When dealing with oral vaccination, the uptake by the Peyer’s patch is a crucial step in stimulation an immune response. Studies have developed chitosan particles that have the optimal size and zeta potential to be targeted to the M-cells of the Peyer’s patch[89]. Particles that are < 10 μm are taken up by M-cells while those < 5 μm can be transported to the spleen or local lymph nodes to stimulate IgM and IgG production[89]. As a result, chitosan promises to serve as a carrier system of antigens and/or antigen-coding genetic material to act as an adjuvant in vaccinations to enhance both cell mediated as well as humoral immune responses. However, chitosan’s immunomodulatory effects have also been shown in studies that utilize the nasal administration of chitosan to induce the immune system[90]. Chitosan is also a viable vehicle to be used in oral administration due to its adhesive and transport properties[17]. Its stability when complexed with DNA make it suitable for the delivery of the cargo to the M-cells of the GI-tract, allowing for the generation of both mucosal as well as systemic immunity[17]. The immunity of chitosan nanoparticles has also been exploited to induce oral tolerance. Goldmann et al[91] fed mice with oral nanoparticles complexed to ovalbumin (OVA) DNA. Despite OVA being a very good antigen, the nanoparticle treatment suppressed a humoral response after subsequent exposure to OVA protein. The authors noticed a shift from TH1 to a TH2/TH3 together with the induction of OVA-specific regulatory T cells[91]. The same group took this work a step further by protecting mice against abdominal aortic transplantation after feeding mice with chitosan nanoparticles containing DNA coding for k(b), one of the MHC-I molecules of the donor[92]. These results open new applications for oral chitosan nanoparticles.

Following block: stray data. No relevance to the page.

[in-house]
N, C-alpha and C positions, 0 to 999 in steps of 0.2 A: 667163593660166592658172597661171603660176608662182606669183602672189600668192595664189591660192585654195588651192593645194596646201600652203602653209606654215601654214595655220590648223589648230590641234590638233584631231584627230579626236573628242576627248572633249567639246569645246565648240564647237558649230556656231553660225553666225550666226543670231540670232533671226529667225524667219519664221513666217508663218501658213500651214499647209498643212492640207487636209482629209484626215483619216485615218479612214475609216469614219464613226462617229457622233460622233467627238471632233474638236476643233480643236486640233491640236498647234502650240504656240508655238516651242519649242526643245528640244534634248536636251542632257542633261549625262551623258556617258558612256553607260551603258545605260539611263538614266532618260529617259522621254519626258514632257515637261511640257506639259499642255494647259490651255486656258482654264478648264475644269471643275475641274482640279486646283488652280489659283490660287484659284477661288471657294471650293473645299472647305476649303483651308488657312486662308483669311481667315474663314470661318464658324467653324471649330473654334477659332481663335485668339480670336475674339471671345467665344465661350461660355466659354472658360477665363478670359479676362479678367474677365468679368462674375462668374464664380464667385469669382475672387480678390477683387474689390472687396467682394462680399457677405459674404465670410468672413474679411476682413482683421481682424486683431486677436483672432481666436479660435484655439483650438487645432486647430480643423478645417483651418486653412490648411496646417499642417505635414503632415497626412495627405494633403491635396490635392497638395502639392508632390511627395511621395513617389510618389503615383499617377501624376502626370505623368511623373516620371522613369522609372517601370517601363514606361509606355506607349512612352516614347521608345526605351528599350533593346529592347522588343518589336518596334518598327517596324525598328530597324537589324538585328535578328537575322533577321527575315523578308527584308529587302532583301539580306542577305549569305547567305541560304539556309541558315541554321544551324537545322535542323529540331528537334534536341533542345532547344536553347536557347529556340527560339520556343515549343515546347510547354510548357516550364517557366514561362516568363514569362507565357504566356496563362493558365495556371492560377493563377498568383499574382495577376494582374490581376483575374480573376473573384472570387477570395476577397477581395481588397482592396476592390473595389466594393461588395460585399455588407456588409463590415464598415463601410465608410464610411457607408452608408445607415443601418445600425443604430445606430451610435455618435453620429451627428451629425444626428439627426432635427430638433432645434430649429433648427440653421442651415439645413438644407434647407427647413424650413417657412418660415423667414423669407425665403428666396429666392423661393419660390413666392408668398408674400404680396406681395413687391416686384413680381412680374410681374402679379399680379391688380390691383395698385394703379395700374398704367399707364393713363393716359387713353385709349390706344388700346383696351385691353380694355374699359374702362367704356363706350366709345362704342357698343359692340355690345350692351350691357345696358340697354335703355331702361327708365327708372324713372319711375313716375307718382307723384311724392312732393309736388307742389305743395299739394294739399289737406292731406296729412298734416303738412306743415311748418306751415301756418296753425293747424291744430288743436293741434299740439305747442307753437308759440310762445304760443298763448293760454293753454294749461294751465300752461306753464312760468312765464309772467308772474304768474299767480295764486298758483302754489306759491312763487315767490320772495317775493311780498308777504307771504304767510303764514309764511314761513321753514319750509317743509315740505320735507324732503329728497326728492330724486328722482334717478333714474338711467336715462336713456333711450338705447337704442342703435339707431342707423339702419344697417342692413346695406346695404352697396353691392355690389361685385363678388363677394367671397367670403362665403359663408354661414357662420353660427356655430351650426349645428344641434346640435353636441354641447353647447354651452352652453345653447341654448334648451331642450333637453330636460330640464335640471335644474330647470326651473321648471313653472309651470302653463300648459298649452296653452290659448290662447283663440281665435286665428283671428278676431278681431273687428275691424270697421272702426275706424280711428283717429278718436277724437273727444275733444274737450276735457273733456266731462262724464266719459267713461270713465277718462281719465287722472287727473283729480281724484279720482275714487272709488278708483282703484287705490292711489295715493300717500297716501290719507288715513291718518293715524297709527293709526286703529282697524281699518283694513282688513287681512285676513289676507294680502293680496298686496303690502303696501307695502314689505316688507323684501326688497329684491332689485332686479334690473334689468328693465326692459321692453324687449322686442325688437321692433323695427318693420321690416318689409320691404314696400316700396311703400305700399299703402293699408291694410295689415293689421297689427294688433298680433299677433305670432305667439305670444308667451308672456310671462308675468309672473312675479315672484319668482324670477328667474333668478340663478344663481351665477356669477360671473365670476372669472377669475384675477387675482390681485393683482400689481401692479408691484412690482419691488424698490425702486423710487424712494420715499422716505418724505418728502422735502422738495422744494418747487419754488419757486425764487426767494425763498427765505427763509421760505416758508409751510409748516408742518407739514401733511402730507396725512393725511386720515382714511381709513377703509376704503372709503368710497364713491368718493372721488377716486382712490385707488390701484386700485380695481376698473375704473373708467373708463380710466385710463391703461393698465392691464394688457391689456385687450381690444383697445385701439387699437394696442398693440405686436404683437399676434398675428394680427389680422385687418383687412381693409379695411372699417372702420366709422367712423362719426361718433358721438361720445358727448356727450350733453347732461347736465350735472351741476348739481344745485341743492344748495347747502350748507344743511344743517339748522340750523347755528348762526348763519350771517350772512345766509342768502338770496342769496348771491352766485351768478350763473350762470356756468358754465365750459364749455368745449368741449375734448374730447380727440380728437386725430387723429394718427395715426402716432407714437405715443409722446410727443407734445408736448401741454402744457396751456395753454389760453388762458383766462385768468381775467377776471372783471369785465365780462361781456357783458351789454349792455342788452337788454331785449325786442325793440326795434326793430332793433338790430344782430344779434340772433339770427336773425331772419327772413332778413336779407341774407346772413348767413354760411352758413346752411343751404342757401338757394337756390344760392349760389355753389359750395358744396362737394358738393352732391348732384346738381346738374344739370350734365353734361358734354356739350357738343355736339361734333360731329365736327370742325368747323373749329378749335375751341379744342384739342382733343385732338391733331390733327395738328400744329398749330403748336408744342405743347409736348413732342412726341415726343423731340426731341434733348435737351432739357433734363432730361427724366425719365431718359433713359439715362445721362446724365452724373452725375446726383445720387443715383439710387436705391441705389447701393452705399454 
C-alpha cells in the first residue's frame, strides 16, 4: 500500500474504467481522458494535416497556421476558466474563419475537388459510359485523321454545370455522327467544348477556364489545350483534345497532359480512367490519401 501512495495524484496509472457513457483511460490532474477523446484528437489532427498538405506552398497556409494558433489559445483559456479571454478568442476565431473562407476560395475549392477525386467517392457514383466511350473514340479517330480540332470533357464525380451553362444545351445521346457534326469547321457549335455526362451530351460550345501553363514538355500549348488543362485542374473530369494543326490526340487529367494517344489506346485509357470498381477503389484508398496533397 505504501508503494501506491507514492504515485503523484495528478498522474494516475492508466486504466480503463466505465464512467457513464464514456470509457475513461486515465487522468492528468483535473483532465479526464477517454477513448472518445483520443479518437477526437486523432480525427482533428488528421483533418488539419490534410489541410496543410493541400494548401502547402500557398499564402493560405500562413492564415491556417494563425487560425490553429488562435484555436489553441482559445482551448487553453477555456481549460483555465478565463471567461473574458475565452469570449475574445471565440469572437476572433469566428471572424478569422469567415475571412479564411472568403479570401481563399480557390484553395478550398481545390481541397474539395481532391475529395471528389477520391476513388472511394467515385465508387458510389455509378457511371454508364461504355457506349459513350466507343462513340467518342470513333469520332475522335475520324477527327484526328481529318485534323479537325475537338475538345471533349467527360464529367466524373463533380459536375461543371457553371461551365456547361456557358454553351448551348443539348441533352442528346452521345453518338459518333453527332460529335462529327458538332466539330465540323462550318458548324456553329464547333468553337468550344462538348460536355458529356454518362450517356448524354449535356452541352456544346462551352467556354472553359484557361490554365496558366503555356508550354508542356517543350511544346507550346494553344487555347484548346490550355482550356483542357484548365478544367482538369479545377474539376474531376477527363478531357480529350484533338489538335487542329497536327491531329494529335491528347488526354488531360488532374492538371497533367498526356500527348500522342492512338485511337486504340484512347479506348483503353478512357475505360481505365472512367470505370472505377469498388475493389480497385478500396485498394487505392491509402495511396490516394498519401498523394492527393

CONCLUSION

Oral delivery of genes specifically is an intriguing technique to treat GI pathologies as well as other chronic systemic diseases such as haemophilia[12,18]. However, it should be noted that hormone related disorders are much more challenging to treat due to the strict regulation the protein expression and the systemic affect that many hormones exhibit. While oral gene therapy has shown immense promise as treatment options in a variety of diseases, there are still significant barriers to overcome before it can be considered for clinical applications. By modulating the physical and chemical characteristics of the nanoparticle both extracellular and intracellular barriers may be circumvented. By judicious design of the nanoparticles therapeutic potential for the targeting of many systemic diseases may be possible. Further research in this field is required in order to develop in the future chitosan nanoparticles of viable clinical use.

ACKNOWLEDGMENTS

The authors thank the Canadian Hemophilia Society Bayer Inc. and Nazarbayev University ORAU for their supporting to this work.

Footnotes

Manuscript source: Unsolicited manuscript

Specialty type: Genetics and heredity

Country of origin: Kazakhstan

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P- Reviewer: Fernandes JC, Zhao ST S- Editor: Kong JX L- Editor: A E- Editor: Lu YJ